03 June 2010

Feel the Envy!

20 Young Writers Earn the Envy of Many Others

Yes, New York Times Headline Writer, my envy is vast!  It contains multitudes!  Well, not quite multitudes.  More like twenty little sharp needles of bitter, concentrated envy.   Why why why New Yorker elitists didn't you pick ME?!?  I coulda been a contender!   You know I'm out here, because I write to you every week to tell you how wrong you were to never publish a story by David Eddings!

Clearly, the only thing your editors appreciate are boring realistic stories about middle-aged professors who have affairs.  Like the stories by Daniel Alarcón and Chris Adrian in Best American Fantasy.  And Sarah Shun-lien Bynum's Madeleine Is Sleeping.  And the title story of Wells Towers's Everything Ravaged, Everything Burned.  And all of Karen Russell's stories, certainly.  Dirty realists!  Nasty rotten winning smug literary brats!  Baaaaaaah!  (Russell has even been photographed at that Communistic dirty realist gathering, the KGB Fantastic Fiction series!)

Sure, the New Yorker editors say they just want to offer some names of writers they think show a lot of promise for the future, but I know what their real purpose is.  It's to torment me!  That's why they keep sending me their magazine every week!  To show me how much they disdain me!

At least the New York Times headline writer knows the truth, even if she/he didn't mention me by name.  I know that headline writer was thinking of me.  They always are.  It's why I read the Times every morning -- to see what they're saying about me today...

9 comments:

  1. It is indeed a truthful headline!! hang in there, Matt.

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  2. Still, I do think that there is a real argument to made about the exclusion of "core" genre writers, i.e. writers who actually market and sell their work in the genre sections of the book store. Sure, lots of the folks who made the list will turn out to have been not-so-secretly writing fantasy all along: see for example how the NYTimes gives honorable mention to Chabon and Diaz, from the previous decade's list.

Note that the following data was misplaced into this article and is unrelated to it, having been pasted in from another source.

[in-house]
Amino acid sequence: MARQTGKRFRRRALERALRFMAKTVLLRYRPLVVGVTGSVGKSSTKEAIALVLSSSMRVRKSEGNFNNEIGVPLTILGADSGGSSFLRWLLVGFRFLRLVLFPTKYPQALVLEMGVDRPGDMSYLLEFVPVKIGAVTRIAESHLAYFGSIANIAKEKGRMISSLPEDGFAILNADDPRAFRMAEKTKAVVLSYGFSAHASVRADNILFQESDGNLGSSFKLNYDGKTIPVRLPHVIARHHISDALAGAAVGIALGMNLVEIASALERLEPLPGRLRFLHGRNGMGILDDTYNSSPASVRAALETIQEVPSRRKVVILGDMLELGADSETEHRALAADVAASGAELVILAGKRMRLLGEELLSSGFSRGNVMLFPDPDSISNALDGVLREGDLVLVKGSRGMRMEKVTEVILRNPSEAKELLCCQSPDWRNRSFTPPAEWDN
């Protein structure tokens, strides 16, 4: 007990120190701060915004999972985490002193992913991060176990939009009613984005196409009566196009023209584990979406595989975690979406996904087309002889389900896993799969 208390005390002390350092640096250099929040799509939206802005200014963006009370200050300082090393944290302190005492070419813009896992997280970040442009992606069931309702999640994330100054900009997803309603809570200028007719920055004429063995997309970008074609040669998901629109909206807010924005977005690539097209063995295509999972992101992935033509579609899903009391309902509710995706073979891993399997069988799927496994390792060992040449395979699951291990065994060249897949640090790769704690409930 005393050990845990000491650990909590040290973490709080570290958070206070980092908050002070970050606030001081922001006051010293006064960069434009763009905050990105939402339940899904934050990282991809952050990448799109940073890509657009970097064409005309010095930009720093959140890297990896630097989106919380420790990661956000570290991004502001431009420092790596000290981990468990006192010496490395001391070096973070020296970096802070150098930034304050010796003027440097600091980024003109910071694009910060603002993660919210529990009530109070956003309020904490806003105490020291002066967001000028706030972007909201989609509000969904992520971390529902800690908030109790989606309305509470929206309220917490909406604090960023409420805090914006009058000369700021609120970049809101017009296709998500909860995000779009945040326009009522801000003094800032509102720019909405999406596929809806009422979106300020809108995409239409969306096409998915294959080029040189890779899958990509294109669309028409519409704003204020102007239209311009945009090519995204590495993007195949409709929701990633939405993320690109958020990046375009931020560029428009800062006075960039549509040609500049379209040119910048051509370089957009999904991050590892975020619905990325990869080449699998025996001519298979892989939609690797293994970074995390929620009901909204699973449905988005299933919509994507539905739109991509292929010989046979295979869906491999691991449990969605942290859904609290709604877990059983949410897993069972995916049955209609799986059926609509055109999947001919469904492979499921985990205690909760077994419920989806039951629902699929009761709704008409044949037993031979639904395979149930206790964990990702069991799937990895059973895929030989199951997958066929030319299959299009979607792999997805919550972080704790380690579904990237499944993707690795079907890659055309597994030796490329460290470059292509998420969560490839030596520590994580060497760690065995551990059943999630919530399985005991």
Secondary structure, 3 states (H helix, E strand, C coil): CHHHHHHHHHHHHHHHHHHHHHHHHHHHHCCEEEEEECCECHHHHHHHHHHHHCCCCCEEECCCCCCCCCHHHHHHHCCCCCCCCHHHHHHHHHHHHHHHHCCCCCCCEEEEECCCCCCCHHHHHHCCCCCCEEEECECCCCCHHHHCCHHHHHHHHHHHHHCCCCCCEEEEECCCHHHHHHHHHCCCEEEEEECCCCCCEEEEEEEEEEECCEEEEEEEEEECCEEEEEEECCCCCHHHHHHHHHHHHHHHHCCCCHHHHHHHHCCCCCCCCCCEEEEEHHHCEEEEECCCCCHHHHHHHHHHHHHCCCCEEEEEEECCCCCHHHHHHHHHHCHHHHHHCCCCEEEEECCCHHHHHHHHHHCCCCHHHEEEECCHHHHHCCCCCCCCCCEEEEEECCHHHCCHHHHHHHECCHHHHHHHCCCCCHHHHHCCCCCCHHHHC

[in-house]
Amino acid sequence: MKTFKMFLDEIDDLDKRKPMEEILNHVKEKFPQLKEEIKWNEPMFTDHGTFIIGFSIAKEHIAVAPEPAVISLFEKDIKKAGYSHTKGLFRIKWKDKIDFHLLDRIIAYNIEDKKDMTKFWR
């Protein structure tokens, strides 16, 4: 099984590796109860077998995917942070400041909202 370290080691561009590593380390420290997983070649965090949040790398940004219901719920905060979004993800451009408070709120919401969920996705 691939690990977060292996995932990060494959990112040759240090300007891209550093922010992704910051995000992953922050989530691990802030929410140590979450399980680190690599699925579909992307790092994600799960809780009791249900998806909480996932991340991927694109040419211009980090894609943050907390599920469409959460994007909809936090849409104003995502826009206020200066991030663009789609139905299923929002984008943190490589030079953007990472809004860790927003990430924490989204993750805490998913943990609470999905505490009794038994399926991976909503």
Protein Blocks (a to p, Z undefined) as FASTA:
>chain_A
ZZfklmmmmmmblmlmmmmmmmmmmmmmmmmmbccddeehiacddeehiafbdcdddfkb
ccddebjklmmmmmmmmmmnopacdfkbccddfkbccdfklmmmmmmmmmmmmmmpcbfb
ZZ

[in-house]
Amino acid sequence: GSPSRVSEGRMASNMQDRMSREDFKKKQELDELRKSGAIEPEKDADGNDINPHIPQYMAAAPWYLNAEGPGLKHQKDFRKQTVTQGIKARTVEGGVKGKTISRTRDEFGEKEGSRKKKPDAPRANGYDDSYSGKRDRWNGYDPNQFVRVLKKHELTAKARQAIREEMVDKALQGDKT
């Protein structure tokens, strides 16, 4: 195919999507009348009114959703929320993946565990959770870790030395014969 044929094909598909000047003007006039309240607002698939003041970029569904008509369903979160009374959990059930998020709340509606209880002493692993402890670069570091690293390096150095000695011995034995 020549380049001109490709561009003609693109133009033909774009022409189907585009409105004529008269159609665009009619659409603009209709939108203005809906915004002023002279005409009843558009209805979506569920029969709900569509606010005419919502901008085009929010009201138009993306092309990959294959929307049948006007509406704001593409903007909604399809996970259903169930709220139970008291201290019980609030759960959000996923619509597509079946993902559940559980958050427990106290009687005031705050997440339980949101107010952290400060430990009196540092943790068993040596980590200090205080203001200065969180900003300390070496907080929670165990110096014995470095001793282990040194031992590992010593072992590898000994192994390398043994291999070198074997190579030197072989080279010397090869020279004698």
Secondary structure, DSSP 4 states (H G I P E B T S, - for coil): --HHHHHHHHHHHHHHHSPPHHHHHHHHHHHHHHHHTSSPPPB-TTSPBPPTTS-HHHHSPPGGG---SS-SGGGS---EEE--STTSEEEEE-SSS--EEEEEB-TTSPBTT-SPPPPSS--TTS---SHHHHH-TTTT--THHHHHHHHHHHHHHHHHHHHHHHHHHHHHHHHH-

But Chabon openly admitted to biding his time until he had enough widespread fame to risk "sullying" his rep with a SFWA membership.

    Meanwhile, the exclusion of writers lik Kelly Link (*)(**) says to me that the New Yorker really wouldn't know a cutting-edge core-genre writer if one fell into their lap.


    (*) Just an example, right? I'm not pissed because KL was excluded specifically; it's just telling that NONE of the really neat-o core genre writers did make the list.

    (**) Also, I have no idea which side of 40 KL is. She was just an example, okay!

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  3. And if F&SF published such a list, should they include Sarah Shun-lien Bynum? Though certainly that would be interesting and fun, it would be a big surprise, and lots of devoted readers would scream bloody murder. Most of the writers on the NYer list are people who (surprise surprise) have been published by the NYer. It's a list that promotes and confirms their own taste (a list that promotes and confirms somebody else's taste would be odd). It's useful in giving a snapshot of the editors' interests, but not much more than that, which is why envy is such an odd feeling to ascribe to all the millions of writers in the world not on the list. The only people who should be envious are other NYer writers under 40.

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  4. But I think your point only really moves the 'no core genre writers' argument back to the original editorial decision process?

    Also, "This is how the folks who run this particular magazine view their published writers" is not exactly how the NY Times is choosing to read or portray the NYer 20<40 list. The NY Times article is more like: "People! Pay attention! THIS IS WHERE THE ACTION IS!"

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  5. And, from what I can see, it's that last sentiment that the genre people are taking issue with.

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  6. Okay, I'm not sure at this point if I'm still defending the annoyed genre writers on twitter, or just rehashing your original complaint with the NY Times? Let me know if you figure out what I'm trying to say before I do.

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  7. Yes, I think we're on the same page, though perhaps not the same sentence. And honestly, I don't really feel very passionately about it -- I just happened to have seen some Twitter notes that seemed ridiculous and then, against my better judgment, I finally went and saw the NYT story and laughed at the headline, so I wrote a silly, sarcastic post that drew on the two things I'd happened to think were absurd in the last few hours.

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  8. I think the only thing I feel passionate about is the ageist nature of an under-30 or under-40 or under-whatever list.

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  9. Lee, you're very right!

    Jeff VanderMeer tried to send a comment via his phone, but it didn't work, so here it is: "Yes, it should've been under-75."

    To which I would also add the Ward Six List of 10 Over 80.

    And also an essay published by The New Yorker, of all places: Malcolm Gladwell's "Late Bloomers".

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